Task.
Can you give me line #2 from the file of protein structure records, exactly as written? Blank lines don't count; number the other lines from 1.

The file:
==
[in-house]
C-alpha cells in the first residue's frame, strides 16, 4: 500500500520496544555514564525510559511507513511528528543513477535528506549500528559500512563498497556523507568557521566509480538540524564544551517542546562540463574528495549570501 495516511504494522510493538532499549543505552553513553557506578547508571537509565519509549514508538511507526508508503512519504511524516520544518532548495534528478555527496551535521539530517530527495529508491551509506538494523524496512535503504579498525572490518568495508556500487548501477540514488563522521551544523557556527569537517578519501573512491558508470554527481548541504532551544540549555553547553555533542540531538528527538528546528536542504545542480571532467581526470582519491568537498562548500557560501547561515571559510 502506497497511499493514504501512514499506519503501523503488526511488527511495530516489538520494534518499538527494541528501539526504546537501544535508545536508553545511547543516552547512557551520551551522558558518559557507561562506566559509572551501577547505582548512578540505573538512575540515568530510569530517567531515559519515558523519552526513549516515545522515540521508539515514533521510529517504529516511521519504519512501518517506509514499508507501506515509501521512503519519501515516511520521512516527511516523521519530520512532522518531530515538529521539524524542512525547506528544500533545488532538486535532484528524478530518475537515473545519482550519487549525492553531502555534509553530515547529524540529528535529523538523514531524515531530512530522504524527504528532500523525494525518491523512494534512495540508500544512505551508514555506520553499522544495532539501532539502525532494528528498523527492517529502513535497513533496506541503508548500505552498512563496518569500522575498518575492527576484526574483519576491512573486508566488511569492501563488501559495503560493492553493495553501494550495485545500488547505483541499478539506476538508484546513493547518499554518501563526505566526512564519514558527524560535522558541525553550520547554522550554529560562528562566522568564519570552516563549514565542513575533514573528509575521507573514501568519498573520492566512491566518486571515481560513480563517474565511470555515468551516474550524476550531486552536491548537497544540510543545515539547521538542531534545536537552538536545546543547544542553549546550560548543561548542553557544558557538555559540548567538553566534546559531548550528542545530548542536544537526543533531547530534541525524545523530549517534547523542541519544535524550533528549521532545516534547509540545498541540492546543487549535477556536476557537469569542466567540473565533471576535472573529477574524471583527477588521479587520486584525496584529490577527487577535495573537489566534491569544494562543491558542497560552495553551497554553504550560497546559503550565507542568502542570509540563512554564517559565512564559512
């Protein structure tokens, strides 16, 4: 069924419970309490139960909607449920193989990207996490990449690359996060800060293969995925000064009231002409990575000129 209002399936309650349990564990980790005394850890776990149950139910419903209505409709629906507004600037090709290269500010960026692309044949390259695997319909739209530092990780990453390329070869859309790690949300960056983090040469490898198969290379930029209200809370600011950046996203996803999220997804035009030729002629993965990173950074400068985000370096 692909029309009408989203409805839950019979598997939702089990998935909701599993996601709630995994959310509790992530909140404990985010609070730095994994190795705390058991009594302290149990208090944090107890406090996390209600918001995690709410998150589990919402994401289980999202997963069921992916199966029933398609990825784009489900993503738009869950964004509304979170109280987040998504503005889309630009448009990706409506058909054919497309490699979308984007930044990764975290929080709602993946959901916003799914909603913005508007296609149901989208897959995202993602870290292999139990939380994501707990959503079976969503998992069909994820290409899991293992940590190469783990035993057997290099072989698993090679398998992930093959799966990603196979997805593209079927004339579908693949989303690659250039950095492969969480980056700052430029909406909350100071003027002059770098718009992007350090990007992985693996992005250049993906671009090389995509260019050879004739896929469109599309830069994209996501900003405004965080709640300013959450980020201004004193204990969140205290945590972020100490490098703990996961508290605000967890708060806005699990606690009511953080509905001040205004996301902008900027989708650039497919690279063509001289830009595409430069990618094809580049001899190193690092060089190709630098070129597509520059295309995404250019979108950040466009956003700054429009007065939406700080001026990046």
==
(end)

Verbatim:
C-alpha cells in the first residue's frame, strides 16, 4: 500500500520496544555514564525510559511507513511528528543513477535528506549500528559500512563498497556523507568557521566509480538540524564544551517542546562540463574528495549570501 495516511504494522510493538532499549543505552553513553557506578547508571537509565519509549514508538511507526508508503512519504511524516520544518532548495534528478555527496551535521539530517530527495529508491551509506538494523524496512535503504579498525572490518568495508556500487548501477540514488563522521551544523557556527569537517578519501573512491558508470554527481548541504532551544540549555553547553555533542540531538528527538528546528536542504545542480571532467581526470582519491568537498562548500557560501547561515571559510 502506497497511499493514504501512514499506519503501523503488526511488527511495530516489538520494534518499538527494541528501539526504546537501544535508545536508553545511547543516552547512557551520551551522558558518559557507561562506566559509572551501577547505582548512578540505573538512575540515568530510569530517567531515559519515558523519552526513549516515545522515540521508539515514533521510529517504529516511521519504519512501518517506509514499508507501506515509501521512503519519501515516511520521512516527511516523521519530520512532522518531530515538529521539524524542512525547506528544500533545488532538486535532484528524478530518475537515473545519482550519487549525492553531502555534509553530515547529524540529528535529523538523514531524515531530512530522504524527504528532500523525494525518491523512494534512495540508500544512505551508514555506520553499522544495532539501532539502525532494528528498523527492517529502513535497513533496506541503508548500505552498512563496518569500522575498518575492527576484526574483519576491512573486508566488511569492501563488501559495503560493492553493495553501494550495485545500488547505483541499478539506476538508484546513493547518499554518501563526505566526512564519514558527524560535522558541525553550520547554522550554529560562528562566522568564519570552516563549514565542513575533514573528509575521507573514501568519498573520492566512491566518486571515481560513480563517474565511470555515468551516474550524476550531486552536491548537497544540510543545515539547521538542531534545536537552538536545546543547544542553549546550560548543561548542553557544558557538555559540548567538553566534546559531548550528542545530548542536544537526543533531547530534541525524545523530549517534547523542541519544535524550533528549521532545516534547509540545498541540492546543487549535477556536476557537469569542466567540473565533471576535472573529477574524471583527477588521479587520486584525496584529490577527487577535495573537489566534491569544494562543491558542497560552495553551497554553504550560497546559503550565507542568502542570509540563512554564517559565512564559512